The Passage and The Twelve (of The Passage Trilogy)

overhang

As I shoved the sleeves of my abandoned cardigan flush against the bottom of my sealed bedroom door, I realized I may have a problem. What kind of apocalypto-survivor-zombie-vamp-battling heroin barricades herself in the bedroom, ceding control of the living room and kitchen to a flying insect*? We probably shouldn't leave the fate of the world in my hands.

I certainly question how well I would do if forced to survive in the dystopian world Justin Cronin creates in both The Passage and The Twelve. It's a world in which the government of the United States has spun even further out of control, somehow justifying the use of a virus or other biological to turn death row inmates into killing machines. As you would expect, this experiment spins out of control, and these twelve vampiric-like creatures slaughter almost everyone and go off reservation. The combination of their super strength, blood lust, and the rapid spread of contagion leaves only small clusters of survivors spread throughout the U.S. Hope seems to lie with a zealous group brought together by a young girl who doesn't seem to age. We follow this group as they travel cross country, fighting to survive and looking for answers along the way. The Twelve picks up where the first book leaves off and puts several of the main characters on the offensive as they try to take back the world from these monsters.

When friends ask me what I think of the books, my default response has been 'epic', due largely to how much I struggle to describe this world in any kind of a simple, neat package. Rather than focusing on one town or family or even discrete period of time, Cronin knits together multiple family trees over generations, weaving government reports, email and other memos and journal entries along with first person narrative to tell the story of the collapse of the world and its struggling survivors. It's...well, epic, grand, sweeping.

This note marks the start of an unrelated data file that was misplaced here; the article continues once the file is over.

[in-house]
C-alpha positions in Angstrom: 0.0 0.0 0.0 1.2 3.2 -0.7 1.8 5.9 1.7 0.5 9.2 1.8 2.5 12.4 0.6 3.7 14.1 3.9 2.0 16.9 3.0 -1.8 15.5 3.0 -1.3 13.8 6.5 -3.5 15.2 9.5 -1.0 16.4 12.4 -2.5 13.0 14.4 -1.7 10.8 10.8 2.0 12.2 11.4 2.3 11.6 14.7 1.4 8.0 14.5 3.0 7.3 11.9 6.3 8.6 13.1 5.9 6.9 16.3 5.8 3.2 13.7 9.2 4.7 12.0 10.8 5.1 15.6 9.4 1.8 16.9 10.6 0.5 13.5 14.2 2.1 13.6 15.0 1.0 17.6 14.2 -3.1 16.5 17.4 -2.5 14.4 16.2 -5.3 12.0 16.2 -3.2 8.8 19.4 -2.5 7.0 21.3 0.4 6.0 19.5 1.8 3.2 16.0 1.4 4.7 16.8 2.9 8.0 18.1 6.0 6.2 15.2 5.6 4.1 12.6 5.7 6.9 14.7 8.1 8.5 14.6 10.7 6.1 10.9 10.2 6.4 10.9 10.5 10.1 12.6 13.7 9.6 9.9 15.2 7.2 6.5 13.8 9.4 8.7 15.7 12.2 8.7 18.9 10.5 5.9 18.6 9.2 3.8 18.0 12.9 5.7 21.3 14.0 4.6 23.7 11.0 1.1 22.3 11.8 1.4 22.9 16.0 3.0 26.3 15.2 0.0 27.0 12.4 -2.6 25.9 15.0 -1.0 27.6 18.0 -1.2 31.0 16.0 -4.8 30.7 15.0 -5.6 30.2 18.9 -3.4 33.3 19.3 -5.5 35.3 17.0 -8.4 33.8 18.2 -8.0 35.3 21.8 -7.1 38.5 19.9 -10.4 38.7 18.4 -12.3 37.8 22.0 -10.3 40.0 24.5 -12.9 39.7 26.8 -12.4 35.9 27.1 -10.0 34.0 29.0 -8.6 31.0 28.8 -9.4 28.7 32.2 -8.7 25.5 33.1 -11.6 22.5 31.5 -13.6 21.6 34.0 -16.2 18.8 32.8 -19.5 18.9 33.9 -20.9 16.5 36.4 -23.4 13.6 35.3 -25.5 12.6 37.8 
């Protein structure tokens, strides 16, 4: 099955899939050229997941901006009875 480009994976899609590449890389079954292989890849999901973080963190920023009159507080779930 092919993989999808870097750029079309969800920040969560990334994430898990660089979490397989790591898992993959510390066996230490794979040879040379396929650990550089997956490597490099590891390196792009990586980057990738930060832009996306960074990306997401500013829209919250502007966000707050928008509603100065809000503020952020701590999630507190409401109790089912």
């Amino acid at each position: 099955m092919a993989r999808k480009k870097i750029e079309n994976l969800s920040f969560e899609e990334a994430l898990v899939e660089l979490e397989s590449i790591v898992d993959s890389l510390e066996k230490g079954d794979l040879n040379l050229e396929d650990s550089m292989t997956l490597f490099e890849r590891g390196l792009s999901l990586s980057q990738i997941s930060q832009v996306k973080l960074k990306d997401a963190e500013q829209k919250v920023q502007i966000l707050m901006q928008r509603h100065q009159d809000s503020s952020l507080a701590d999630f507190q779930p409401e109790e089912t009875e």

I fell hard for The Passage and found myself getting lost for hours in the web of Cronin's prose. Tears slid down my face with each character he killed, and I wanted to cheer with each of their victories. Cronin creates rich relationships and drops them into a world with the highest of stakes. It's this that drives the story. If you're into savoring a book like I am, this book really allows you to do that. It's long and dense, but not in a way that's off-putting.

I loved The Twelve almost as much for all of the same reasons I fell for The Passage. In the second book, Cronin seems to explore even more of the Biblical-type themes he kicked off in book one.We have the twelve tribes, the prophet and even the young savior who just may have to sacrifice herself to save everyone else. I bought all of this. The parts where my interest began to waver were these mystical interludes where Amy (the savior) seems to hallucinate/speak with dead people on a different plane. I rarely skim or read ahead but couldn't help myself toward the end.

Despite my sometimes lukewarm feelings toward the end of The Twelve, I very much recommend these two books and am looking forward to seeing how Cronin wraps the series up!

*Large enough to make an audible thwapping sound as it hit my ceiling and walls.